Pet food, people food, and a ride to get it all are still available to residents of Prescott.
During the recent closures of some businesses and downsizing of others, most local retailers are figuring out ways to change and adapt with the times. Many have seen a decrease in revenue but are finding innovative ways to make it up.
"I've actually seen some parts of town I've never been in before," says Bob Watson of Bobby's Restaurant on King Street East. After closing their dining room 16 days ago, Watson instituted a delivery service for his patrons old and new.
The idea of delivery was something he had never explored before, but he says it is going well. People call in to order and he leaves it on their front step or porch. Almost everyone is using credit card numbers to pay, or telephone banking. In cases where some elderly clients aren't set up to do that, they are leaving money out for him in an envelope.
He is down to a skeleton staff after having to lay off most of his servers, but says he and partner Melissa - known to regular patrons as Missy - and one front counter person can handle it for now.
Pizza tops the list of take-out and delivery orders, but a lot of burgers, poutines, and wraps are being shuttled around town as well. He says he and his pared-down crew will be open as long as they can.
The virus closures are a double hit for Watson. His establishment had recently re-opened after a long hiatus due to remodeling and repair.
Across town at Pet Valu, things inside look about the same, except for the addition of bright red lines on the floor to indicate where to stop when you come in. Staff are at the door to ensure only two shoppers are in the store at a time. Pets are still welcome to come in with their owners. The treats usually handed out are still available, but staff doesn't hand them directly to pets: they put them out on in a small space and Fido can help himself. And that spot is sanitized after each snack is eaten.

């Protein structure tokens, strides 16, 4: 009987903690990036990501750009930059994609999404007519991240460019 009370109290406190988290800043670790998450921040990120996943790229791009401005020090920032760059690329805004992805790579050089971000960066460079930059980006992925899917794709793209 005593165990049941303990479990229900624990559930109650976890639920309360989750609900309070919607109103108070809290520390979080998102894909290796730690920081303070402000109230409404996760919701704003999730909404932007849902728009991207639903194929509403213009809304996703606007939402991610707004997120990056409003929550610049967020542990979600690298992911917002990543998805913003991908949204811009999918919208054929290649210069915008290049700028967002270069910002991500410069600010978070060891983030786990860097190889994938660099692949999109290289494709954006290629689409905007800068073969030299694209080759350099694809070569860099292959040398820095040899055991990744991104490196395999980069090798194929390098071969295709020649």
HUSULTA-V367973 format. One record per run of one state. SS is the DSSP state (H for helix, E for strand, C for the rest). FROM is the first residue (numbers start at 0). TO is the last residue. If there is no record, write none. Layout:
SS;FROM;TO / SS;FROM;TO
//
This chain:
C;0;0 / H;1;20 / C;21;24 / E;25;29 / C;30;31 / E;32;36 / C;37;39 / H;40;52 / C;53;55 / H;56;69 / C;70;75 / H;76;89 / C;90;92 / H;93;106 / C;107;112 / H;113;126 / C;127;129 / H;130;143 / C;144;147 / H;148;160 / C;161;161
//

At Jim's Taxi there are only two drivers on duty, but the business is still open 24/7 at this point. There is no dispatcher on site and calls are being routed right to the drivers.
"We are still afloat and running," said one driver last week. "People still have places they have to go like for groceries and doctor's offices, so we will be here for those who need us."
Prescott Smoke Shop has seen a slight downturn of business and has shortened their hours, but are still seeing lots of shoppers coming in for necessities. In an interesting turnaround, they have actually doubled their usual egg order, now selling two cases a week as opposed to the previous single case.
"Eggs are nutritious and inexpensive, so it kind of makes sense," says one clerk. "And let's face it - hens aren't going to stop laying, and the eggs we sell are processed in very clean, bio-secure plants."
The smoke shop is limiting the number of customers to two at a time as well, and have a hand-sanitizer station right inside the door. They have also noticed a new kind of respect from customers - people aren't handling things and putting them back on the shelves. Shoppers appear to be taking more time to look at items and only touching what they intend to purchase.
"This is a good town and most people are getting the message," she says. That sentiment was echoed throughout the small business community.
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